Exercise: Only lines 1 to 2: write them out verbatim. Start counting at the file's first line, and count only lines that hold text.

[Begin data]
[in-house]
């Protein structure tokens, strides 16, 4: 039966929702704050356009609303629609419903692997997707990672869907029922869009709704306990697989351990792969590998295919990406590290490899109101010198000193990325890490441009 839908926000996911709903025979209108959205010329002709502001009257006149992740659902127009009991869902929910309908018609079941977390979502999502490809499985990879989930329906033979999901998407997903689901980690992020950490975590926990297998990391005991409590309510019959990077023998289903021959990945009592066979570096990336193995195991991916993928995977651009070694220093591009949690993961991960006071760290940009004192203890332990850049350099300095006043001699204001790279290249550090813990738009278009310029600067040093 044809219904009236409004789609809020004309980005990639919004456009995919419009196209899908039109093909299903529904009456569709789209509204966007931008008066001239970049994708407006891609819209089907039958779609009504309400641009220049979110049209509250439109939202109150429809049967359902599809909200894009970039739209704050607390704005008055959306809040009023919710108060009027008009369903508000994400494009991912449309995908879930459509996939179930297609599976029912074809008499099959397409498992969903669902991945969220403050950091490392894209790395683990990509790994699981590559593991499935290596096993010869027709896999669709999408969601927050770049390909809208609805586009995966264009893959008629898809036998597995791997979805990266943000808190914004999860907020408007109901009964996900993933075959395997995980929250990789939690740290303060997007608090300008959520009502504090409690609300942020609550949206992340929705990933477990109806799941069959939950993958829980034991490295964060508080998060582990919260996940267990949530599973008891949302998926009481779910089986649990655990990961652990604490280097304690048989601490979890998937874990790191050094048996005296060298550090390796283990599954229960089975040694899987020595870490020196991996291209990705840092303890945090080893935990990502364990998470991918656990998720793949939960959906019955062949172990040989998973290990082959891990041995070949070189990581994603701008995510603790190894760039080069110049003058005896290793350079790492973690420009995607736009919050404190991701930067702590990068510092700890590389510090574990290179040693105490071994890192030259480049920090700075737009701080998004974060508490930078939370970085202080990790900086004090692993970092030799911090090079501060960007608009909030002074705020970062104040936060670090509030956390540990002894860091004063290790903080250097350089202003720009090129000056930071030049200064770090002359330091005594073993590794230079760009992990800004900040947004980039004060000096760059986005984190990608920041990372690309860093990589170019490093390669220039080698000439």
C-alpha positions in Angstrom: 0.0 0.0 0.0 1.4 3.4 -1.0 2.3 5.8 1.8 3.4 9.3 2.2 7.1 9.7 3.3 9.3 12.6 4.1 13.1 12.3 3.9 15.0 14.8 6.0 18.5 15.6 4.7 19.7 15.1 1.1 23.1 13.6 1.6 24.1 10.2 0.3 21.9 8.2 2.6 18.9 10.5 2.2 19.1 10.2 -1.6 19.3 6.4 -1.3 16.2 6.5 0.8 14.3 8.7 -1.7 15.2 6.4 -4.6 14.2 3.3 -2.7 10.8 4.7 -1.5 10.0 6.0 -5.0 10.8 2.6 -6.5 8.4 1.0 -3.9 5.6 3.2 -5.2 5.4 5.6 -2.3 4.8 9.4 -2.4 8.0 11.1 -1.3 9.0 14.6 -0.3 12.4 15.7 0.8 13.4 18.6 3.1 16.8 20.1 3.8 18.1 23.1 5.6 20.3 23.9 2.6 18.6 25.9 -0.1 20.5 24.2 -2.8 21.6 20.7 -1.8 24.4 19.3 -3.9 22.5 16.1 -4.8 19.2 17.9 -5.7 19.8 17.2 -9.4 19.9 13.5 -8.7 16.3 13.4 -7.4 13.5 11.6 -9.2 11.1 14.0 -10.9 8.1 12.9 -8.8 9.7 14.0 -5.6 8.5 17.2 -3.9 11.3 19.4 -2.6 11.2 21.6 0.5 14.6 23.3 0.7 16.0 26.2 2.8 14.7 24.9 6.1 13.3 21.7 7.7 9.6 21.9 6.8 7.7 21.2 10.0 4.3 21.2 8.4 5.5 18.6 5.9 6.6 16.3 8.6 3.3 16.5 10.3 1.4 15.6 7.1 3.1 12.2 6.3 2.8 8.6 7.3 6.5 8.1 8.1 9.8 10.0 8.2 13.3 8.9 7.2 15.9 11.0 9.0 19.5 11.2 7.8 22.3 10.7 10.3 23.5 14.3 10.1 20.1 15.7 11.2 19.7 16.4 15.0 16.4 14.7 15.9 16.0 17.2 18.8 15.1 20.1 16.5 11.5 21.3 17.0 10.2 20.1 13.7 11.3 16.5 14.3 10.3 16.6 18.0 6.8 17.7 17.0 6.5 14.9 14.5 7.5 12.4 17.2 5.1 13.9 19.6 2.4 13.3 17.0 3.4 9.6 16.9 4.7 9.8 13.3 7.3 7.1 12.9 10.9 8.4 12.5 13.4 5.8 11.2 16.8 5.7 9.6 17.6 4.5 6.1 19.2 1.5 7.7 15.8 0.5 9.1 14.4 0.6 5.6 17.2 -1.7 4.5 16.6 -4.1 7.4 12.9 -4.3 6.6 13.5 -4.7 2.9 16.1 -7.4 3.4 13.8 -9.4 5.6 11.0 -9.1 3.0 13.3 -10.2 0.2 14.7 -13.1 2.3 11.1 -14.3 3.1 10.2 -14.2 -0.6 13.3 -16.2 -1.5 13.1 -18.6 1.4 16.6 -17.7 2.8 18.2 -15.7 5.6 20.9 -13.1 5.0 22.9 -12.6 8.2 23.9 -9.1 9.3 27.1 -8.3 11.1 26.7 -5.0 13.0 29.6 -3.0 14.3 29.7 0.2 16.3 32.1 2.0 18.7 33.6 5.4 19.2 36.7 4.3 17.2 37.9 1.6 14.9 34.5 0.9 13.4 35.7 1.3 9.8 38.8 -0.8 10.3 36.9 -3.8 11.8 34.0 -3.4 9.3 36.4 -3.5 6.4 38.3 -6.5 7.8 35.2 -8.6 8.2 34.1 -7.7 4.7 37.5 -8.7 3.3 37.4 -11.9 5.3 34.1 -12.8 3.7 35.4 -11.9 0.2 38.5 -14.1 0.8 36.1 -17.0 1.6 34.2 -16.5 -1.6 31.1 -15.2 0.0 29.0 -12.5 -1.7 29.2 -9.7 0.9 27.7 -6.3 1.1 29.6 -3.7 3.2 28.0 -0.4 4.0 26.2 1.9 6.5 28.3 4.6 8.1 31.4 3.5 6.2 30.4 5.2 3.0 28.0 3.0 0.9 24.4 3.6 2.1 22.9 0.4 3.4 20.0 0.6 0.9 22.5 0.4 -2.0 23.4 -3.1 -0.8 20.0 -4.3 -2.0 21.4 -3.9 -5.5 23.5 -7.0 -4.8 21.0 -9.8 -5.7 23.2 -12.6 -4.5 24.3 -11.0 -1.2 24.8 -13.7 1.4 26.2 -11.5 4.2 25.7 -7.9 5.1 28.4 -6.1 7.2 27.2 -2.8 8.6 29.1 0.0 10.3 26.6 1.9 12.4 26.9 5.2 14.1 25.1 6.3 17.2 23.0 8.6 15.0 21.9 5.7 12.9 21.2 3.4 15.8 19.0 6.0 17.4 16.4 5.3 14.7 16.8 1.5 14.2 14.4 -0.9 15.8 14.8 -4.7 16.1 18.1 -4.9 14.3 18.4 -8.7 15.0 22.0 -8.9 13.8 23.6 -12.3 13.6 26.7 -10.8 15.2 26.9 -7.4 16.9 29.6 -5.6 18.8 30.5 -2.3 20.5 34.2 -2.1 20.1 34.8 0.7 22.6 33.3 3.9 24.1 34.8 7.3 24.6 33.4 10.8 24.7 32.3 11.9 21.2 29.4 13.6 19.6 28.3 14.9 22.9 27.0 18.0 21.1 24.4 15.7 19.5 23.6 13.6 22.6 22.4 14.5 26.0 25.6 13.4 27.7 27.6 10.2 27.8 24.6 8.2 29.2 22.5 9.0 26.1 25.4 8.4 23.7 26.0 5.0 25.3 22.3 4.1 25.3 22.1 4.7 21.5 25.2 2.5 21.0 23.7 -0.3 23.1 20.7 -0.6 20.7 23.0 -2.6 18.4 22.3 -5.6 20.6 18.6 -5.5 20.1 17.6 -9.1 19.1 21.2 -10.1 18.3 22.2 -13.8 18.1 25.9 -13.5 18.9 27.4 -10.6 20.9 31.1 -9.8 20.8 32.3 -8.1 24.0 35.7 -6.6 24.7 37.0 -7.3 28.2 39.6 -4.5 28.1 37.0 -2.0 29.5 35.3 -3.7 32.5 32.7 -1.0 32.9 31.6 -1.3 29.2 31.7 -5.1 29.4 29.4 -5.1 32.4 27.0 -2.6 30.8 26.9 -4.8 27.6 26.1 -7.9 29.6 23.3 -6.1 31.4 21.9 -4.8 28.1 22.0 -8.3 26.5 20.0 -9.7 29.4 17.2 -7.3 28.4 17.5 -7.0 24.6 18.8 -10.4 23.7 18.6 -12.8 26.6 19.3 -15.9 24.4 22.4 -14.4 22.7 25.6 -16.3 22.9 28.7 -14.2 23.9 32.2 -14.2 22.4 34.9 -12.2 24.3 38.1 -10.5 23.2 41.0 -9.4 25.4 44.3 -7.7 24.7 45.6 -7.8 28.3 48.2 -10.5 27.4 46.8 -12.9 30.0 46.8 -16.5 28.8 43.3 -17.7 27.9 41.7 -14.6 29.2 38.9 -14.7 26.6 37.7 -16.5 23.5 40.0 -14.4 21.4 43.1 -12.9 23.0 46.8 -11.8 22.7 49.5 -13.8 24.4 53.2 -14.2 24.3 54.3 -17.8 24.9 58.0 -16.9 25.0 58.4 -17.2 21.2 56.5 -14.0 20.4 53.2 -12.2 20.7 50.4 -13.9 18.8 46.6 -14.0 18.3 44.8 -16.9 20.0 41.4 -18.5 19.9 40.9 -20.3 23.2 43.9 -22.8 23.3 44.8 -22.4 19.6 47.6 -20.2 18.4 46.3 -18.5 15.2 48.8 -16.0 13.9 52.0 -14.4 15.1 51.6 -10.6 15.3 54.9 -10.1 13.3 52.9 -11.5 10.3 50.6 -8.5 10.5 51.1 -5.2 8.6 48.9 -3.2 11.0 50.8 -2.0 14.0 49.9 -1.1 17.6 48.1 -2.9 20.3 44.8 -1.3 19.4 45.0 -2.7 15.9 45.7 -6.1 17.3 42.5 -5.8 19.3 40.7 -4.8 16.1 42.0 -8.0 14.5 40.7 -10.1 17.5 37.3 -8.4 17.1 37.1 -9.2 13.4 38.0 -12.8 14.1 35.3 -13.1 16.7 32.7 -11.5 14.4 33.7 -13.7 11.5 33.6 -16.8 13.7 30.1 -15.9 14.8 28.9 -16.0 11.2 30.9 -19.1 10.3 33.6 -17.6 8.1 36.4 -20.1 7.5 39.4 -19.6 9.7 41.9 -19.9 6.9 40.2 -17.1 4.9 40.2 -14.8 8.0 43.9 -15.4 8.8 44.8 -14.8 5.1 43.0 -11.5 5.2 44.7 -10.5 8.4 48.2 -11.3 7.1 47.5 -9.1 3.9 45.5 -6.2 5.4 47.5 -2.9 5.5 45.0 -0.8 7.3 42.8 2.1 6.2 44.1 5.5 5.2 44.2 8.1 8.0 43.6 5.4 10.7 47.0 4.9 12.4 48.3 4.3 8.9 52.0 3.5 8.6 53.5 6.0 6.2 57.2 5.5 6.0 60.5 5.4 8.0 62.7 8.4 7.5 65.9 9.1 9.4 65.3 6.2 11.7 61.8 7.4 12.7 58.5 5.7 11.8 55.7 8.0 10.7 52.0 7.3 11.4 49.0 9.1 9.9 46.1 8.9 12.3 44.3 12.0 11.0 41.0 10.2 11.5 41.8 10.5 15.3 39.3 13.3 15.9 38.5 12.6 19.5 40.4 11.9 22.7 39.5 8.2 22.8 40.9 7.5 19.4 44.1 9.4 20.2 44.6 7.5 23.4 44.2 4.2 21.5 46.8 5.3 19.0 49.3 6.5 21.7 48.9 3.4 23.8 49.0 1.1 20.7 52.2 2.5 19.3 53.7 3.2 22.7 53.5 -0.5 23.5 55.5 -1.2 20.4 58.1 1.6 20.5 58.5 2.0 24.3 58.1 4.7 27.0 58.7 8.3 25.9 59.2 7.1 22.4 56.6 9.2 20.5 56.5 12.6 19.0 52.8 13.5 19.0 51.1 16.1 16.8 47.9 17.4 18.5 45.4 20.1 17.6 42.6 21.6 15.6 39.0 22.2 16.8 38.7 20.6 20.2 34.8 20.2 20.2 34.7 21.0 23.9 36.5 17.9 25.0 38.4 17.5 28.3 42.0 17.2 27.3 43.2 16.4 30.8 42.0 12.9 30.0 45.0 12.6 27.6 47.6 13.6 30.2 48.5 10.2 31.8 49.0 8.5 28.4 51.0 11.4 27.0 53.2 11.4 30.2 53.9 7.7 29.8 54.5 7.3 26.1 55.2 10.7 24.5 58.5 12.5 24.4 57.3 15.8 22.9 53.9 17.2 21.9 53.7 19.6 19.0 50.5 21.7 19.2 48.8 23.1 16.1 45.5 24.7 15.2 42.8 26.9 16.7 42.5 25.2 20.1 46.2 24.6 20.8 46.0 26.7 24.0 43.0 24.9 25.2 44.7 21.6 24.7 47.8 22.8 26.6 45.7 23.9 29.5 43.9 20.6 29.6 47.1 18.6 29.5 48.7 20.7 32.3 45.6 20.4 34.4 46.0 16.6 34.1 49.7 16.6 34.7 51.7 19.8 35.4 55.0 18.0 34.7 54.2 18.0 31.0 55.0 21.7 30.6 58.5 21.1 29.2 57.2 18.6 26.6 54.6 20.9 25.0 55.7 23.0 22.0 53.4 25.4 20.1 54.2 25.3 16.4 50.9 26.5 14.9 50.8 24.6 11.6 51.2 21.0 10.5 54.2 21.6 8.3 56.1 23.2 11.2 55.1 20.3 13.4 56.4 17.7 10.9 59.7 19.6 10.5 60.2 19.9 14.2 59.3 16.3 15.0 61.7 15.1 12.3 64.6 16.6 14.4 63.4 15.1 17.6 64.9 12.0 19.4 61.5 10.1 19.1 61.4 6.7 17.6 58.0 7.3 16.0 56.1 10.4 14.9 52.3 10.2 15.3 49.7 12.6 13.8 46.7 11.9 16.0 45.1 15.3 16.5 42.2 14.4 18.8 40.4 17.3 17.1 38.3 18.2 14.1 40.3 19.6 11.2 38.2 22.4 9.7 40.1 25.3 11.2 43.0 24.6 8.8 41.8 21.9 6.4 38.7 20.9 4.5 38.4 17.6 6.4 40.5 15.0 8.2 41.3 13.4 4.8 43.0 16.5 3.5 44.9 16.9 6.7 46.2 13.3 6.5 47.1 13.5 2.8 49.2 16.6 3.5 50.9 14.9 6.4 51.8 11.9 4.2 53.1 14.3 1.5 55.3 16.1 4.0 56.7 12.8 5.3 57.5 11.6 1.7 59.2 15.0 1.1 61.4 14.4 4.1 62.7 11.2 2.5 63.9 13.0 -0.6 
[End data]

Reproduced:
[in-house]
């Protein structure tokens, strides 16, 4: 039966929702704050356009609303629609419903692997997707990672869907029922869009709704306990697989351990792969590998295919990406590290490899109101010198000193990325890490441009 839908926000996911709903025979209108959205010329002709502001009257006149992740659902127009009991869902929910309908018609079941977390979502999502490809499985990879989930329906033979999901998407997903689901980690992020950490975590926990297998990391005991409590309510019959990077023998289903021959990945009592066979570096990336193995195991991916993928995977651009070694220093591009949690993961991960006071760290940009004192203890332990850049350099300095006043001699204001790279290249550090813990738009278009310029600067040093 044809219904009236409004789609809020004309980005990639919004456009995919419009196209899908039109093909299903529904009456569709789209509204966007931008008066001239970049994708407006891609819209089907039958779609009504309400641009220049979110049209509250439109939202109150429809049967359902599809909200894009970039739209704050607390704005008055959306809040009023919710108060009027008009369903508000994400494009991912449309995908879930459509996939179930297609599976029912074809008499099959397409498992969903669902991945969220403050950091490392894209790395683990990509790994699981590559593991499935290596096993010869027709896999669709999408969601927050770049390909809208609805586009995966264009893959008629898809036998597995791997979805990266943000808190914004999860907020408007109901009964996900993933075959395997995980929250990789939690740290303060997007608090300008959520009502504090409690609300942020609550949206992340929705990933477990109806799941069959939950993958829980034991490295964060508080998060582990919260996940267990949530599973008891949302998926009481779910089986649990655990990961652990604490280097304690048989601490979890998937874990790191050094048996005296060298550090390796283990599954229960089975040694899987020595870490020196991996291209990705840092303890945090080893935990990502364990998470991918656990998720793949939960959906019955062949172990040989998973290990082959891990041995070949070189990581994603701008995510603790190894760039080069110049003058005896290793350079790492973690420009995607736009919050404190991701930067702590990068510092700890590389510090574990290179040693105490071994890192030259480049920090700075737009701080998004974060508490930078939370970085202080990790900086004090692993970092030799911090090079501060960007608009909030002074705020970062104040936060670090509030956390540990002894860091004063290790903080250097350089202003720009090129000056930071030049200064770090002359330091005594073993590794230079760009992990800004900040947004980039004060000096760059986005984190990608920041990372690309860093990589170019490093390669220039080698000439």